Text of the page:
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A Sip Through Time: The Fascinating History of Brandy

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There are so many different types of alcohol you can have nowadays! From a good, old whiskey to gin, vodka, brandy, and rum, all the way to different varieties of wine, herbal spirits, and many more. Everyone can find something to taste. 

In the large library of articles we have on our website, you can find a lot of useful information about different alcoholic drinks. So far, however, we have not talked about brandy, the unique history of brandy, the many health benefits of brandy, and serving it in bars and restaurants. 

To lift up the curtain and invite you into the world of brandies, we’ve decided to start from the history of brandy. Let’s see how this popular drink came to be!

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The History of Brandy 

This spirit, loved by many, originates from France. This is where it was first distilled in the Middle Ages, probably around the year 1313. As a matter of fact, this was done for medicinal purposes and the name brandy is actually a shortened version of the original “brandywine.” The original name comes from Dutch and the word means “burnt wine.” 

This spirit possesses marvelous strengthening and sanitary powers. Because of that, physicians named it “the water of life” and used it a lot in their practice. 

In America, commercial distilling began in 1797 and was done by George Washington. He became one of the largest distillers in young America and had 5 copper stills working 12 months a year. The abundance of fruit at the time, mainly apples, made it easy to produce larger quantities. 

Key Takeaway: Brandy is a popular drink that was first created many years ago. It’s made of fruit and can be had on its own, it can be used to create cocktails, and you can even use it to cook tasty meals. Bars and restaurants can definitely benefit from serving a variety of brandy because of their popularity and versatility. 

Production of Brandy

One of the biggest questions here is "How is brandy made?" There are some major producers of brandy that people and businesses can purchase almost anywhere. Smaller producers, however, have different production methods and you can try various brandies in certain regions. Wine brandy is made with a variety of grape cultivars. Using special selections of wine provides unique aromas and distinct character to high-quality brandy.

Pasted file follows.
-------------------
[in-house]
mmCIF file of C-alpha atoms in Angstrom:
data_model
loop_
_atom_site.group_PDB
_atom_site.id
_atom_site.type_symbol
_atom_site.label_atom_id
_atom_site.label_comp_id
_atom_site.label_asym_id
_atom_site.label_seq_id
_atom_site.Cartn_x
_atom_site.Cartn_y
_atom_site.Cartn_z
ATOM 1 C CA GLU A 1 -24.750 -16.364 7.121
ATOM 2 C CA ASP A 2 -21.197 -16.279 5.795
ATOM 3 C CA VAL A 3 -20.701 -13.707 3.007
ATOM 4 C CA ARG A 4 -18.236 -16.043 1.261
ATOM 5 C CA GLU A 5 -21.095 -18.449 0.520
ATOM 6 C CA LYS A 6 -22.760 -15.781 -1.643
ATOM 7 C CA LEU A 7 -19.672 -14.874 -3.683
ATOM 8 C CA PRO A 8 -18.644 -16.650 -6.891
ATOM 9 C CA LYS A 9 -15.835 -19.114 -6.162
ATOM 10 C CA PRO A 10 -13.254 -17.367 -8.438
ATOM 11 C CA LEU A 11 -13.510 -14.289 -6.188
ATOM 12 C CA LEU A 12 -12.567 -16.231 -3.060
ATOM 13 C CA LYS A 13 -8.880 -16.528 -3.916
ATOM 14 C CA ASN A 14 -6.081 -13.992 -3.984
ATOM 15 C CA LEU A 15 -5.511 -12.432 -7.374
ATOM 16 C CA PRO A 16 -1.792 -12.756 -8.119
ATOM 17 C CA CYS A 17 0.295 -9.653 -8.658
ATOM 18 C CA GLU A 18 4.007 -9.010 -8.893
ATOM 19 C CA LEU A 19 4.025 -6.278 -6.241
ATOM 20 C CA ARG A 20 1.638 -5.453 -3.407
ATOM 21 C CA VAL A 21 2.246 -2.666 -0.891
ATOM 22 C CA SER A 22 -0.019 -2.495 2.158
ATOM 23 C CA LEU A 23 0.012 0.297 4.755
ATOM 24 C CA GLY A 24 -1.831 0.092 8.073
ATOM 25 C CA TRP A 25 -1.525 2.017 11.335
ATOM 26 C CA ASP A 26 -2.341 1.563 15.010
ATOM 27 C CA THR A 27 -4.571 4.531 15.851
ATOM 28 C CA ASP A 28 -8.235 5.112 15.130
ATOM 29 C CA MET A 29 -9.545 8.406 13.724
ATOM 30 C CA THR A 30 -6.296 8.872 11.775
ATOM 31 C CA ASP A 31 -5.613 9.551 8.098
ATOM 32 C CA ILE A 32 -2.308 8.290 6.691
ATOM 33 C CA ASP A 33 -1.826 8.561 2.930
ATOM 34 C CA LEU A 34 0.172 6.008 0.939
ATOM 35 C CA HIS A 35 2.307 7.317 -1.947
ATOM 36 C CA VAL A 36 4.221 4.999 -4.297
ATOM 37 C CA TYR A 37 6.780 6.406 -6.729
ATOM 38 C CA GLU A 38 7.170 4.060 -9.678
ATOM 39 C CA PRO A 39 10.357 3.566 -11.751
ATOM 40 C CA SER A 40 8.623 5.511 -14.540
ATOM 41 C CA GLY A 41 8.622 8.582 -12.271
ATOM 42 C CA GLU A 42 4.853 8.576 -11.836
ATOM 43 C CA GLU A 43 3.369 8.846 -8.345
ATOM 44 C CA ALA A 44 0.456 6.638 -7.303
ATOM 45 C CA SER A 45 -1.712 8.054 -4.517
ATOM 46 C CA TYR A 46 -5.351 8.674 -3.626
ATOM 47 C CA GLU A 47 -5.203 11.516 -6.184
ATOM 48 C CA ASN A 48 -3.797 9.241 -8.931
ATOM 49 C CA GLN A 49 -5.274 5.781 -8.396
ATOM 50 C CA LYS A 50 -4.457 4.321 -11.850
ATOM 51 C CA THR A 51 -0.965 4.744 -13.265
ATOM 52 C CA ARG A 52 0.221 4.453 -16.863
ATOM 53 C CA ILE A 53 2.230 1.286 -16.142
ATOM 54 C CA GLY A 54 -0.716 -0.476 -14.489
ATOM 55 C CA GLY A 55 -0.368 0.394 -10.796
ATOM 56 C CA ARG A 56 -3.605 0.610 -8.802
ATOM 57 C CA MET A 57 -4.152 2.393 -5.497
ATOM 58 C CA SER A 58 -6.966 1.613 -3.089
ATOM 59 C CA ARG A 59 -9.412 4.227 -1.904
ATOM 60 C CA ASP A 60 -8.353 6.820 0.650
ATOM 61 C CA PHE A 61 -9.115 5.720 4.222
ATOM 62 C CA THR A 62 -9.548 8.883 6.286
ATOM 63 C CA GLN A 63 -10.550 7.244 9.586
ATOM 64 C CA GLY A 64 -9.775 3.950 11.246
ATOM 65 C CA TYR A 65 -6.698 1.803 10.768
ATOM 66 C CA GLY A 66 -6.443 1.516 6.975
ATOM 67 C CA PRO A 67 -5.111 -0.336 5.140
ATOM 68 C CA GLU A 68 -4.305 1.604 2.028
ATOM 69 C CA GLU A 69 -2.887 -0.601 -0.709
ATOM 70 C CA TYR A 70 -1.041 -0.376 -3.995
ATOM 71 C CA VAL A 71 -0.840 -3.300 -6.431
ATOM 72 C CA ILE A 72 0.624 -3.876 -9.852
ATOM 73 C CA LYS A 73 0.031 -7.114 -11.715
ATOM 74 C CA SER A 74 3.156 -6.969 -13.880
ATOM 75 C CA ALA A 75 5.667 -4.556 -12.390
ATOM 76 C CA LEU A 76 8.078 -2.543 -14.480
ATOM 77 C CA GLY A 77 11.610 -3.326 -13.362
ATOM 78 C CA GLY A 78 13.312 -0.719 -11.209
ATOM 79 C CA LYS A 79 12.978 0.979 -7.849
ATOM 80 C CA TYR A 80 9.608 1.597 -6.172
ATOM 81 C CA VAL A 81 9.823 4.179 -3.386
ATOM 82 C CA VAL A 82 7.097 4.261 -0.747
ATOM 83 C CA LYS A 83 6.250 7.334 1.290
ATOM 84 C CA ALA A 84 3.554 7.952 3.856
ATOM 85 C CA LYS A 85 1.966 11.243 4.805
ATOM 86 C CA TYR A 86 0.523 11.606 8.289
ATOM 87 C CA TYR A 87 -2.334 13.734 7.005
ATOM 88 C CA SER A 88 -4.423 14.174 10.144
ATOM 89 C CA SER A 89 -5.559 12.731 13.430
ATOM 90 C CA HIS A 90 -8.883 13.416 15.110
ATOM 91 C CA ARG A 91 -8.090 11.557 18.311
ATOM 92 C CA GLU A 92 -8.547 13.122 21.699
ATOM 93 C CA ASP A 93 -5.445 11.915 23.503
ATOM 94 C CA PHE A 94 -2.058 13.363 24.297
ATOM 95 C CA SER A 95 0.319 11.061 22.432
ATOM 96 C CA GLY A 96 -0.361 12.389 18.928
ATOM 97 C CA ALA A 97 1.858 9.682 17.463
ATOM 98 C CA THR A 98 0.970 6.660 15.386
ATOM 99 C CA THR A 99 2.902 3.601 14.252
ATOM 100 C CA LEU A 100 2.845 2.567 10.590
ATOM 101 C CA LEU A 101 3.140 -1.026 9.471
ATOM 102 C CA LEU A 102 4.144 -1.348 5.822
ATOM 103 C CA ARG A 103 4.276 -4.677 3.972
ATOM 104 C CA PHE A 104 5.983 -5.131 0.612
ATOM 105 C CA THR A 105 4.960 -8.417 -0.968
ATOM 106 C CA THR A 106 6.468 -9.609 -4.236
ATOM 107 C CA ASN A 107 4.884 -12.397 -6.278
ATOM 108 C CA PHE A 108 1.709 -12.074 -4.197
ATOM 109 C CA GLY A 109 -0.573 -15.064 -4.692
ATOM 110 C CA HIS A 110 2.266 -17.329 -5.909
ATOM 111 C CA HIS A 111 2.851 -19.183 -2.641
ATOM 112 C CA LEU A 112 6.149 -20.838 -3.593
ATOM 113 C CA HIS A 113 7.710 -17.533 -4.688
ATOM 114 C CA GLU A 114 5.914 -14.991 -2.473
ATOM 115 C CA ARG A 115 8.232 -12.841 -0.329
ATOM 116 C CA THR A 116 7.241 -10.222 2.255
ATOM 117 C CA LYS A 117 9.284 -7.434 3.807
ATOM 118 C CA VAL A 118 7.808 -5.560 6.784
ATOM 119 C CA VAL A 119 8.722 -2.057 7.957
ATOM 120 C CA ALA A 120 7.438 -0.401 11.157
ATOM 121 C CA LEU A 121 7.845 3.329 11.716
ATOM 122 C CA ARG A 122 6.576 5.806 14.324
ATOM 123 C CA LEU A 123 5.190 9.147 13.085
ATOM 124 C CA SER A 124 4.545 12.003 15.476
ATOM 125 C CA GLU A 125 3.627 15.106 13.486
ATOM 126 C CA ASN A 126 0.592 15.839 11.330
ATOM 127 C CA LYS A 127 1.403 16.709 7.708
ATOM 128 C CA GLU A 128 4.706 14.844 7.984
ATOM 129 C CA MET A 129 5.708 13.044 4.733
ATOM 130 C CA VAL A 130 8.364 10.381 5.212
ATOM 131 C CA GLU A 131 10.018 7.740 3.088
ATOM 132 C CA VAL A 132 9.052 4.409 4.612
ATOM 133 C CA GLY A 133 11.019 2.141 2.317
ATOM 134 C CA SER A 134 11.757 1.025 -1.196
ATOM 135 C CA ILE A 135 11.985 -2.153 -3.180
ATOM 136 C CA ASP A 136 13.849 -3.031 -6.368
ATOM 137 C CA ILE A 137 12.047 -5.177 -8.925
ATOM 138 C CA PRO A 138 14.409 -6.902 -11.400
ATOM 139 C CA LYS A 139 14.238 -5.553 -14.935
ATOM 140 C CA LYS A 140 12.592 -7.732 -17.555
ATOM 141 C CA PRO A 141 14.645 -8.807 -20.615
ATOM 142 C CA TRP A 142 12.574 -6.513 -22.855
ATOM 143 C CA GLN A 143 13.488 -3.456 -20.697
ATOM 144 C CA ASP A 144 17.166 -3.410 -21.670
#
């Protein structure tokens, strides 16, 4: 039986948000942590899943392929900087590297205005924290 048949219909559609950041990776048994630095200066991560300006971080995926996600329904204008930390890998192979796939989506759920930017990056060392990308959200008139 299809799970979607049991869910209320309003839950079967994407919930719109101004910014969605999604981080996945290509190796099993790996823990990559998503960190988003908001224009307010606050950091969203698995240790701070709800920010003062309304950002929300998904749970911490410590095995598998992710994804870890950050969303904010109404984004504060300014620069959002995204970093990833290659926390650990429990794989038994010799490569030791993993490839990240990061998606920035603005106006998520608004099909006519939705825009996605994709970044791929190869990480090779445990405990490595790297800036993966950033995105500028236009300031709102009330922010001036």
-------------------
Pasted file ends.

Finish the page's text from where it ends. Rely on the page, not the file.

Cheaper brandies, on the other hand, are created with whichever wine is available at the moment. In either case, brandy is made with so-called base wine, which is not the wine we typically drink at home, at wineries, or in restaurants. The base wine is made with early grapes in order to get a higher acid concentration and lower sugar levels. 

Brandy is distilled in two phases. During the first phase, a large amount of water and solids are removed from the base. This gives “low wine” which is concentrated wine with about 28 to 30% ABV. The second phase is distilling low wine into brandy. The liquid comes out in three phases called “heads”, “heart”, and “tails.”  

The heating process that wine goes through to create brandy pulls out new aromas and flavors, making a different type of liquor with a higher alcohol percentage.

Aging of Brandy

Once the distillation process is completed, the unaged brandy is put into oak barrels. This is where it’s supposed to mature before consumption. The brandies that have golden or brown color are aged in oak casks but this is not the only option available.

Spanish brandy, for example, is aged using a solera system, where the producer of the brandy changes the barrels every year. After the aging period is done (which depends on the desired end results), the brandy is mixed with distilled water to lower the alcohol percentage. This is when the brandy gets bottled. 

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How to Serve Brandy

Brandy is an alcoholic beverage served at room temperature. The glassware that’s traditionally used to serve brandy is a snifter, a tulip glass, or a wine glass. Brandy can be warmed up with the palms of the drinker's hands by holding the glass for a while before drinking it.

Another option is to warm up the glass before serving the brandy. Keep in mind that excessive warming of the liquor can lead to the alcohol becoming too strong and this can cause the aroma to become too overpowering.